In the world of motherhood right now, it’s good to be bad.
Just as soccer moms, hipster dads, and helicopter parents all have been media darlings at one time or another, now the Bad Mommy has stepped up to the plate.
She’s appearing in tell-all memoirs, openly confessing that she loves her husband more than her children. She’s admitting to magazine journalists that having a baby really wasn’t all it was cracked up to be. She’s turning up on mom blogs, where she writes candidly about spanking her kids or having a glass of wine during neighborhood play dates.
I’ve been reading these tales with great interest, because I think there’s a little bit of Bad Mommy in all of us. The difference is that suddenly, it’s OK to talk about it.
I made the dubious decision last week to write about my own Bad Mommy experience on my blog. My family had recently ventured outside Nashville to a small, family-friendly restaurant with live music, and that’s where my 2-year-old son unexpectedly had a meltdown. Throughout the meal, he periodically screamed and cried and demanded to be let out of his highchair.
Lest you get the wrong impression, his discomfort wasn’t affecting anyone’s dining experience. The music was louder than loud and more than adequately drowned the kid out.
But toward the end of our meal, with the restaurant getting ready to close and the remaining patrons finishing up their food, I finally caved to my mini-dictator’s repeated demands to get down from his highchair. I watched as he ran to the back of the room, while I shoveled a few bites of my now-cold meal into my mouth.
At that moment, I wrote, I realized that I was, essentially, That Mother — the one I ordinarily frowned at in restaurants while my own children sat angelically by my side. Until then, I would have sworn that I’d never allow my son to get down from his seat and run alone to the back of a restaurant. However, in that moment, I used my judgment and decided it was OK.
What’s more, I told my readers that I was going to try harder to not make snap judgments of other moms whose kids were misbehaving. Perhaps they really were good moms who were simply having a bad day.
As soon as I published the post, the comments began pouring in. Many were from moms who agreed with me, and said they’d been in the same position. But a significant number of readers were outraged at my Bad Mommy behavior.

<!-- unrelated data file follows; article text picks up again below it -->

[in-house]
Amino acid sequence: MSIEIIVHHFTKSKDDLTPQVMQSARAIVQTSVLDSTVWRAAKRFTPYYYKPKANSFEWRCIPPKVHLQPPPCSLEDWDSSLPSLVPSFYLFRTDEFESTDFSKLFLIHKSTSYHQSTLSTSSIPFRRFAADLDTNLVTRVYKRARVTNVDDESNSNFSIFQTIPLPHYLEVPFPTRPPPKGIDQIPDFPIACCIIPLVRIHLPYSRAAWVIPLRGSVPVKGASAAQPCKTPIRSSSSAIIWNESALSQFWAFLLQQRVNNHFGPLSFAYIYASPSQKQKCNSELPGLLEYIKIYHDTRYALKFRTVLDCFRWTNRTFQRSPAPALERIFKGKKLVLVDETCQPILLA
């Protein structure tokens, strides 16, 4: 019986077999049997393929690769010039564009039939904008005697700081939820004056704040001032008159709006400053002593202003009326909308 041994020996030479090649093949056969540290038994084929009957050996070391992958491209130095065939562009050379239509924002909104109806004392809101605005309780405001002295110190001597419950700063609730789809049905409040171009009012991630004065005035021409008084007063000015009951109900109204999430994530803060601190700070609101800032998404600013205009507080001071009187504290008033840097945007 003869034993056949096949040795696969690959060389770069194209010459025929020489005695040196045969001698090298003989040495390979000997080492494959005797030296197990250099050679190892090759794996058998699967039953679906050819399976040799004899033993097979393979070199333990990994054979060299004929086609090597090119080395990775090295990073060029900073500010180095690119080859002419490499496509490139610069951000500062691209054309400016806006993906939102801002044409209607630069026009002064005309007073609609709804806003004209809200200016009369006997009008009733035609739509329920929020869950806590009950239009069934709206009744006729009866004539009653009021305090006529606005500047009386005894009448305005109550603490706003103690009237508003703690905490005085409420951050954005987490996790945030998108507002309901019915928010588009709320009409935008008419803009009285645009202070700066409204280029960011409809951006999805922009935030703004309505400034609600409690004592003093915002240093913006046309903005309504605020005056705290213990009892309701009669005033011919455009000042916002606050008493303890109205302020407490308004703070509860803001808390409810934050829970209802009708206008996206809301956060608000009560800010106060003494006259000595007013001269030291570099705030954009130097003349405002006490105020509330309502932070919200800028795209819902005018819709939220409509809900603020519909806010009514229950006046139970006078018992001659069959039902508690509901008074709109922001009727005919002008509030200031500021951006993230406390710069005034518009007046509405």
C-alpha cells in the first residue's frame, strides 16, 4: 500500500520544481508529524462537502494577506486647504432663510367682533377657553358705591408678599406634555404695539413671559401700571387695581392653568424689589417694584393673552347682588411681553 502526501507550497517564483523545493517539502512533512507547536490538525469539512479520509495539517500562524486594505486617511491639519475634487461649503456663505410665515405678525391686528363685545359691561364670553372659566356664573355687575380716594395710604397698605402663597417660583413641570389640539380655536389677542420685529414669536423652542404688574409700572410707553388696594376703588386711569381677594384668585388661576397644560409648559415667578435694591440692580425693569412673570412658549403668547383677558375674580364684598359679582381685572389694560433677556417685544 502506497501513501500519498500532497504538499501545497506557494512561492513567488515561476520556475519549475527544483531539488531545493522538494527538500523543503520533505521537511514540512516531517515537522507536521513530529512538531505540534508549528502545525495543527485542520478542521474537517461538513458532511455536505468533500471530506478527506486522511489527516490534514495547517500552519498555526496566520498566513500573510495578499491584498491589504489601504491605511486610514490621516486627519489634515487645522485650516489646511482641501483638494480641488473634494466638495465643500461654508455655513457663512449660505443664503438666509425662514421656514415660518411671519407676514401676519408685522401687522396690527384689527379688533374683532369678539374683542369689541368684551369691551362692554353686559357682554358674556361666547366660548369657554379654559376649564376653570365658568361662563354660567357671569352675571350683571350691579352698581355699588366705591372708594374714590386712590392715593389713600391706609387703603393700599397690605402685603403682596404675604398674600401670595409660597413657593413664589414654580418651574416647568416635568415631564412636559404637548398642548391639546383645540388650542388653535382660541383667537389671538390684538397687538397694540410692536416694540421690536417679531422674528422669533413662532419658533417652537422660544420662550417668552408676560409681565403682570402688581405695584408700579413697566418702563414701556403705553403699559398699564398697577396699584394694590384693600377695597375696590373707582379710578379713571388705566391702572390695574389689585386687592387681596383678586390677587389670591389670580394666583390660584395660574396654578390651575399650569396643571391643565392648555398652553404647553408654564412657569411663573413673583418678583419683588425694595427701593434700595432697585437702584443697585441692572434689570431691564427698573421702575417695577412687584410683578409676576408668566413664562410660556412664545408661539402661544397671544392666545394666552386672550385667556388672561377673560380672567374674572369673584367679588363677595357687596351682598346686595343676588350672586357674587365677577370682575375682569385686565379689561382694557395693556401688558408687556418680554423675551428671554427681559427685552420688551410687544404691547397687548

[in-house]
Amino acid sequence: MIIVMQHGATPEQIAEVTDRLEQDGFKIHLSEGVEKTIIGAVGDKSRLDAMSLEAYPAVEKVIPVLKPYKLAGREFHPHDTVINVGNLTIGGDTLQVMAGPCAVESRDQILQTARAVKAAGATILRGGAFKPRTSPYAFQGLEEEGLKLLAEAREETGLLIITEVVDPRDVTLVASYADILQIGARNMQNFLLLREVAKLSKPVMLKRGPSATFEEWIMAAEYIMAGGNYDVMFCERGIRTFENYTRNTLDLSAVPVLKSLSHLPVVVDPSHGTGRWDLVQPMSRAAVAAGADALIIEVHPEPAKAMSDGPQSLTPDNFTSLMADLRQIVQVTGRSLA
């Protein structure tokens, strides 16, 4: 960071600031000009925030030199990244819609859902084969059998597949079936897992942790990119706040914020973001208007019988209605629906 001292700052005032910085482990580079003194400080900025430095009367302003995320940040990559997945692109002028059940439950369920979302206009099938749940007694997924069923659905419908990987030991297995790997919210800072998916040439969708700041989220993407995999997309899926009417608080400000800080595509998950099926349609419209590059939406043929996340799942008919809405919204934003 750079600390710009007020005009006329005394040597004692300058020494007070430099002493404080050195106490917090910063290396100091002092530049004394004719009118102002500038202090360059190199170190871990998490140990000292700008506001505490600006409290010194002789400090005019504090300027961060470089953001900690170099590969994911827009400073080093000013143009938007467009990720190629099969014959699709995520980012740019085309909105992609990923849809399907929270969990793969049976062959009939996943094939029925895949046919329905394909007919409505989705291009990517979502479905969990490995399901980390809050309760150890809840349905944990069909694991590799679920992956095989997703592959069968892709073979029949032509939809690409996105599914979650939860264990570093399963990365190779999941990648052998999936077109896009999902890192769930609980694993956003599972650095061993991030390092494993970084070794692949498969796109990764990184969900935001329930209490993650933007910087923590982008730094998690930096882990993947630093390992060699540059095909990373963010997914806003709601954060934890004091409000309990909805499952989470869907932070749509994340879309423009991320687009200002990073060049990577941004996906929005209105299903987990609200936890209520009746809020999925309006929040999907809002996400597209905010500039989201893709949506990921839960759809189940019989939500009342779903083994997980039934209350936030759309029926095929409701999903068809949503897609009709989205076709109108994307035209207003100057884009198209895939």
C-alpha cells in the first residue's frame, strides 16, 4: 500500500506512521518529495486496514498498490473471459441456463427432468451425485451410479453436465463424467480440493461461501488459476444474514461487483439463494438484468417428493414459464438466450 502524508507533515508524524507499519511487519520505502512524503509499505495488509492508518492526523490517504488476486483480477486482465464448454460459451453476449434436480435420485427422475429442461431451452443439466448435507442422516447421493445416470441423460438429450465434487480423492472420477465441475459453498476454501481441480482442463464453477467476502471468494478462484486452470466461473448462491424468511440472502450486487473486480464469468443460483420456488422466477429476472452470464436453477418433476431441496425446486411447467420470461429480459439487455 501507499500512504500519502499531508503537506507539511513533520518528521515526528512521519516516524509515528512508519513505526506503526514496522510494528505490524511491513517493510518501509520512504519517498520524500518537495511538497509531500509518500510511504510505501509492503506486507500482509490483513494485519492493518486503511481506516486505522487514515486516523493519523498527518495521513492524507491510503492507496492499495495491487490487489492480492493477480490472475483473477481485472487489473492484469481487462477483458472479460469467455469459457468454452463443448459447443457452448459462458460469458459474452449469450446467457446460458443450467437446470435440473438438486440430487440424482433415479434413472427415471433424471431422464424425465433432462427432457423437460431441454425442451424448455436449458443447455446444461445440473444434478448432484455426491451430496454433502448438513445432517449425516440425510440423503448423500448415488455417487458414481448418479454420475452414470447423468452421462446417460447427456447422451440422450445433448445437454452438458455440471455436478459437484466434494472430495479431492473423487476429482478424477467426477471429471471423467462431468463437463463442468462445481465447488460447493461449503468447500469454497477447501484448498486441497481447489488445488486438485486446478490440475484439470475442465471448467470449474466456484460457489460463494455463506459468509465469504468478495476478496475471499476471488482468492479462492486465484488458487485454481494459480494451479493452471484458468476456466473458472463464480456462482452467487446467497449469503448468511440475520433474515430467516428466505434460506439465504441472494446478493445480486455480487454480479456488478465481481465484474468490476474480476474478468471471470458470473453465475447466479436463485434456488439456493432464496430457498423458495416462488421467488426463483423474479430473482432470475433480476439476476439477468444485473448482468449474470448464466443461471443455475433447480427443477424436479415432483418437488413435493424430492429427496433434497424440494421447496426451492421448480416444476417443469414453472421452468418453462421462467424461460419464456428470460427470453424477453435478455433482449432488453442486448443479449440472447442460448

“Letting your kids run around a restaurant isn't just obnoxious (other people didn't go out so they could entertain your kid while you eat), it's dangerous,” wrote Amy, who went on to compare what I did to allowing my small children to ride unrestrained in the back of a minivan.
“Four kids and I was never once that mom,” claimed Jenn.
“As parents, when our children do not behave as they should in a public place and interrupt the enjoyment of others, you pick up your kid and leave” chided ‘Anon.’
“I just don't think it's OK to justify being a lazy parent,” sniffed Lisa.
Some of these remarks undoubtedly were intended to sting, but my maternal armor has become pretty thick over the last few years, tempered by the slings and arrows of adolescence.
Seriously, steer a couple of kids through puberty and you will abandon all notions of parenting perfection. I have learned from six years in the adolescent trenches with my stepdaughters that I could be a modern-day June Cleaver, following all the latest parenting manuals and dispensing time outs, engaging in role playing discussions, and practicing occasional tough love.
I could, in other words, do everything “right.”
My kids still will think I’m the Ultimate Loser by the time they hit 12 or 13 years of age. Not only that, despite my best efforts, they will still mess up. They will still act out. And sometimes, people around them will witness their defiance.
If I’m more confident now as a parent, it is only because I have given myself permission to have an off day every once in a while. To be a Bad Mommy. And I can’t give myself that permission without giving it to my children as well.
My son is generally a good kid when we’re out in public, but occasionally he has his moments. He is, after all, 2. As long as bad behavior isn’t the norm, I’m not going to put some Six-Step Parenting Disaster Plan into action when the kid has had it. We’re simply going to get through it as best we can.
Yeah, we’re bad. Stare all you want. I’ll try to minimize your discomfort, but I’m done cringing under your gaze when I know that you have just as many imperfections as I do.
It really is OK to be a Bad Mommy from time to time.
But if my readers are any indication, maybe it isn’t such a good idea for me to write about it.
Read more Suburban Turmoil at www.suburbanturmoil.com.